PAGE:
Krepon is right that Obama hasn't plunged into foolish crusades in places like Syria, and I share his dismay at Obama's halfhearted response to the recent presidential election in Iran. Among other things, if Obama is serious about negotiating with Iran, he needs to start preparing the American people and the various yahoos in Congress for a deal and explain what they can realistically expect (and what they can't). But the real problem isn't lack of ambition; it's that Obama is pursuing some misguided goals, and he's doing it with a foreign-policy establishment that seems to become less effective with each passing year.
Krepon's article also paints an overly upbeat portrait of what American engagement can produce. True, ambitious U.S. diplomacy has sometimes accomplished positive and lasting ends. Between 1945 and 1950, for example, the United States helped lay the groundwork for NATO, the United Nations, and a panoply of enduring international institutions, while simultaneously developing and implementing the strategy of containment that eventually won the Cold War. Similarly, George H.W. Bush's administration did a good job managing the Soviet collapse and German reunification and handled the 1991 Gulf War well (after some initial stumbles).
But these achievements have to be balanced against some notable failures: the damaging coups the United States helped engineer in Iran (1953), Guatemala (1954), and the Dominican Republic (1965), as well as its long, insensitive, and tragic involvement in Indochina. And surely it was ambitious of George W. Bush to think he could transform the entire Middle East at the point of a gun, a lamebrained idea that cost the United States more than $2 trillion and thousands of dead soldiers, cost the Iraqi people even more, and ended up enhancing Iranian influence.
Lastly, Krepon's piece also reflects the common Washington belief that American national security is precarious, as in his statement that the United States faces "enormous foreign policy and national security challenges." As I've written before, most of these supposed "challenges" are simply burdens the U.S. government has chosen to take on, and most of them have scant effect on the life expectancy or prosperity of Americans at home. Great powers always tend to define their interests expansively, and as the world's most powerful country, the United States has decided that everything everywhere somehow matters to it because one can at least conjure up some hypothetical reason why an event in, say, Syria or Somalia or Tadzhikistan, might somehow rebound back on American soil. That's probably true in a handful of instances, but trying to control everything everywhere increases the opposition the United States faces and in most cases isn't cost-effective. The truth is that most of those "foreign-policy challenges" are acts of philanthropy undertaken on behalf of various U.S. "allies," rather than making a direct contribution to the security of the 50 states. I think Obama may have understood that; he just didn't do much to change the prevailing mindset.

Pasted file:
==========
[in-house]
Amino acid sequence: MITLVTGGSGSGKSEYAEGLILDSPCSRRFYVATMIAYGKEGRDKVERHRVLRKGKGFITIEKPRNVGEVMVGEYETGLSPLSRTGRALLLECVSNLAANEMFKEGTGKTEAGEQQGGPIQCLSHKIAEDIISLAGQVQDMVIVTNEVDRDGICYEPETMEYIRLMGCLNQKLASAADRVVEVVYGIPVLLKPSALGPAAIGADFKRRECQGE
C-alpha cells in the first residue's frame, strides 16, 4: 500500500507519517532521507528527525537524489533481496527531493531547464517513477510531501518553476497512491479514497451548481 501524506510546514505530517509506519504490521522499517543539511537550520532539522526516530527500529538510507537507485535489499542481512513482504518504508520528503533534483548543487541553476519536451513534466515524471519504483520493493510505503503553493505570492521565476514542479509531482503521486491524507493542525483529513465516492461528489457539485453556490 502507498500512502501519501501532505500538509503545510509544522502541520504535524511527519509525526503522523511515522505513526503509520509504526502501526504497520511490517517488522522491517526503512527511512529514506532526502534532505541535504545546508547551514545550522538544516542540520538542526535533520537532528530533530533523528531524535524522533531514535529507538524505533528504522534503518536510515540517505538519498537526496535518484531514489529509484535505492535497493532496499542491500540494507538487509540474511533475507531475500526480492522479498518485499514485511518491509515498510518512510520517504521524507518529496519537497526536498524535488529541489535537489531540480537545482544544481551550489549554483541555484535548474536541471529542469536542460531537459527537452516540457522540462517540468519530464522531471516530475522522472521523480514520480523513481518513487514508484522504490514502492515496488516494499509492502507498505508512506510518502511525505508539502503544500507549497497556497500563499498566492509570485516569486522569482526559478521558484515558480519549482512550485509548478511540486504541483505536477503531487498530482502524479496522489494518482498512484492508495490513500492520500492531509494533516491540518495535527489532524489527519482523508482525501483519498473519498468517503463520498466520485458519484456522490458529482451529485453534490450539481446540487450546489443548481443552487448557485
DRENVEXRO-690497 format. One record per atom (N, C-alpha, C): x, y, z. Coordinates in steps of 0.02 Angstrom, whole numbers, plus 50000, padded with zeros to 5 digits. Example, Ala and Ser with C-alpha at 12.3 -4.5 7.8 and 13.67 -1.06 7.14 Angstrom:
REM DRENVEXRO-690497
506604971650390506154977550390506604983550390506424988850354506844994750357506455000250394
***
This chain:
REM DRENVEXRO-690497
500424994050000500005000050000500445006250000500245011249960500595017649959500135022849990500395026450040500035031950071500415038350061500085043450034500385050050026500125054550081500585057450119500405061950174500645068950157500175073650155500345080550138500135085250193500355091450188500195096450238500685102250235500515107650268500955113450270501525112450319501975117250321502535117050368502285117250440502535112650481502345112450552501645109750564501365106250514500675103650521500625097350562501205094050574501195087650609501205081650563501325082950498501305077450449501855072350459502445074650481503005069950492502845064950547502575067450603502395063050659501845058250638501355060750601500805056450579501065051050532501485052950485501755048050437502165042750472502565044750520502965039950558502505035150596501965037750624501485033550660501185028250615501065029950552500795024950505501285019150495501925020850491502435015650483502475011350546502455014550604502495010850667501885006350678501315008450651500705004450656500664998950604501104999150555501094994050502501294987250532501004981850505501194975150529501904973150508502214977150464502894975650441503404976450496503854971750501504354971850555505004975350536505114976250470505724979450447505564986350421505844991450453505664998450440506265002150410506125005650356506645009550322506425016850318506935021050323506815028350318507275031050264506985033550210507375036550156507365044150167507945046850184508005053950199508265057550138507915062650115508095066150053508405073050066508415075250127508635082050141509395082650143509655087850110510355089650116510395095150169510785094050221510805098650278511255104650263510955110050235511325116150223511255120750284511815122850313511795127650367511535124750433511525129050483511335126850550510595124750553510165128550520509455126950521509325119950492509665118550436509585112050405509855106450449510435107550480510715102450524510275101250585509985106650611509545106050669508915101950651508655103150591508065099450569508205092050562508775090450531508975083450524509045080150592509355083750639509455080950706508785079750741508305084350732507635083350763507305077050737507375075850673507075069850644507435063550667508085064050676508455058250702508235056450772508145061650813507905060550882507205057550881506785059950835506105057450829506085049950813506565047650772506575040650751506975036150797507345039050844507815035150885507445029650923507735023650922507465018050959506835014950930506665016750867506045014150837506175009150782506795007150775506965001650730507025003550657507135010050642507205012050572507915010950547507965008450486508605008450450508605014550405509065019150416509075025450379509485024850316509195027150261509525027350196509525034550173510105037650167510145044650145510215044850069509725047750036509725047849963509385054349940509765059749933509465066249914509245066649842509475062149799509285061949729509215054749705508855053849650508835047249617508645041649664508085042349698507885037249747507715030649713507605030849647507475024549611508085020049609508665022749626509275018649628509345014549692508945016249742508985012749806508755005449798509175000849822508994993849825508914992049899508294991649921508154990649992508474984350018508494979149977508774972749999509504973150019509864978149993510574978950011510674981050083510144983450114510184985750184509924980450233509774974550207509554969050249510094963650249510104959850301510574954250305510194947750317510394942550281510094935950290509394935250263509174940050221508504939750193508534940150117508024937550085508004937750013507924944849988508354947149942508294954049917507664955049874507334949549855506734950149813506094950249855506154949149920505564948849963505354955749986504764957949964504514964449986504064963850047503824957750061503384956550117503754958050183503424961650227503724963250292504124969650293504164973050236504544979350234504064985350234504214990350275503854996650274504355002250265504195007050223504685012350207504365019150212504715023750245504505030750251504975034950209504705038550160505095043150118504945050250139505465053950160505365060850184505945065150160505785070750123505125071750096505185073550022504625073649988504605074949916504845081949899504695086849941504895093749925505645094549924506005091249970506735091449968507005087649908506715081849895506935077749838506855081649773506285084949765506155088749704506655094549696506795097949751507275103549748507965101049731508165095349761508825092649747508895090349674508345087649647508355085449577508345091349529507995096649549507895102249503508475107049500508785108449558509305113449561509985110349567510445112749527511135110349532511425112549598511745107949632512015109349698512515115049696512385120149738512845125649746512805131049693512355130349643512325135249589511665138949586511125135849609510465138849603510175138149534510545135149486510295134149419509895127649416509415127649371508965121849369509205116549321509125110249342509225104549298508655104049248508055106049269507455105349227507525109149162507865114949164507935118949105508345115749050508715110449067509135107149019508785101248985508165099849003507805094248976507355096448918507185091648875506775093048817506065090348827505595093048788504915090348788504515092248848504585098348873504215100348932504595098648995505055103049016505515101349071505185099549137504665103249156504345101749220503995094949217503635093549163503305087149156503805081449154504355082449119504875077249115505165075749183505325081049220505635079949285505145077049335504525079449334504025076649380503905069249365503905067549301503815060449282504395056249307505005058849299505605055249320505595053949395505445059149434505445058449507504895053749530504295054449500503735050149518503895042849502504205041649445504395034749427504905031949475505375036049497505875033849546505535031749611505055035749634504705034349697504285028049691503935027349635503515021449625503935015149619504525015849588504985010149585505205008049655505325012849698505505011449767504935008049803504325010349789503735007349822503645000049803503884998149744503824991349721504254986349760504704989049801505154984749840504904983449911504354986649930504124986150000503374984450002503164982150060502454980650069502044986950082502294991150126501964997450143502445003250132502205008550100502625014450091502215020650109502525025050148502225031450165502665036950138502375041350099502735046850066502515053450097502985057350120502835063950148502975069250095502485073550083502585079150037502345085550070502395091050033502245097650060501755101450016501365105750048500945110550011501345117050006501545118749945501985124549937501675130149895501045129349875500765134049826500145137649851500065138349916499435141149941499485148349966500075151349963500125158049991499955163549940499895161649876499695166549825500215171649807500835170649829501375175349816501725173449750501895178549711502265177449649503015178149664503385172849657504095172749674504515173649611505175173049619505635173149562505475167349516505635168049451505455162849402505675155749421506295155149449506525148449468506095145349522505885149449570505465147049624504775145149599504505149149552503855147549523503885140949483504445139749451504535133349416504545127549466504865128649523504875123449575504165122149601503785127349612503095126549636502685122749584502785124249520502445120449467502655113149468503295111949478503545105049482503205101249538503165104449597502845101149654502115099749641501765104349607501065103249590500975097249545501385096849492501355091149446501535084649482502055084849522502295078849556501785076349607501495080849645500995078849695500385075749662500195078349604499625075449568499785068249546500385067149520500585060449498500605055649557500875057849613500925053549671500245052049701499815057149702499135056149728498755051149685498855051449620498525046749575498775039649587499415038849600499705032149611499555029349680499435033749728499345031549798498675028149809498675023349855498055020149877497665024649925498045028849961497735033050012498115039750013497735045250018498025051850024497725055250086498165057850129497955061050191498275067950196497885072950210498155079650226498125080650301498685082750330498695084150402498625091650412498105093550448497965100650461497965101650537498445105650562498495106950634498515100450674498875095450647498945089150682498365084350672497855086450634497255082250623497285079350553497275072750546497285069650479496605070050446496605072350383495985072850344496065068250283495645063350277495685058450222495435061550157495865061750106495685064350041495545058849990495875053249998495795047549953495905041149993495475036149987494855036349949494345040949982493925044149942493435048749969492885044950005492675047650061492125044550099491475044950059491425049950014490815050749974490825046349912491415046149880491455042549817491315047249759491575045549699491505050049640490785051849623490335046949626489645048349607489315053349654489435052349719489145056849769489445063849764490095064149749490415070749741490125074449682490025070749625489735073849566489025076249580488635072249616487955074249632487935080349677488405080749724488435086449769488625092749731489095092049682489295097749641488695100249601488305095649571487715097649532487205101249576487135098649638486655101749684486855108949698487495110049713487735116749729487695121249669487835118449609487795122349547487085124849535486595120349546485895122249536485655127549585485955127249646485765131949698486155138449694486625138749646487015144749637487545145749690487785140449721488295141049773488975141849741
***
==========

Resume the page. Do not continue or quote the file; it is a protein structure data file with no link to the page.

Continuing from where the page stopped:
My point is simple: It is perfectly fine for presidents to be ambitious, but lofty ideals need to be tempered by a sense of political realism. Otherwise, you get either vague speeches that never seem to lead anywhere or foolish crusades that do far more harm than good.
Photo: Pete Souza/The White House via Getty Images
Here in the United States, federal judge Shira Scheindlin has ruled that New York City's "stop and frisk" policy is in fact a form of racial profiling that violates basic constitutional rights. According to the New York Times editorial:
"Under the Fourth Amendment, police officers can legally stop and detain a person only when they have a reasonable suspicion that the person is committing, has committed or is about to commit a crime. Over the years, however, the Police Department has adopted a strategy that encourages cops to stop and question mainly minority citizens first and to come up with reasons for having done so later."
I read this story and immediately thought about the similarities to certain aspects of U.S. foreign and national security policies. "Stop and frisk" is essentially an act of preemption or prevention: The suspect hasn't committed a crime, but the police go after the person on the basis of the thinnest of suspicions, like a bulging pocket or the loosely defined "furtive gestures."
Now think about the United States' use of drones or special operations forces to conduct "targeted assassinations" of suspected terrorists. In many cases, U.S. officials have some reason to think somebody might be planning a terrorist operation, but the person isn't actually doing it when officials decide to take the individual out. Notice that this policy goes way beyond mere "stop and frisk": If the United States can't apprehend someone it thinks might be dangerous, these days it just blows the person away and calls the individual a "suspected terrorist" afterward.
Unfortunately, the information on which these suspicions are based is far from 100 percent reliable. Moreover, no matter how often we are told that drone strikes are "surgical" and precise, sometimes the United States is in fact killing innocent people along with those who might actually be dangerous. But most Americans don't care because this is all happening a long way away and mostly out of sight. The negative consequences -- increased terrorist recruitment and rising anti-Americanism abroad -- only show up later.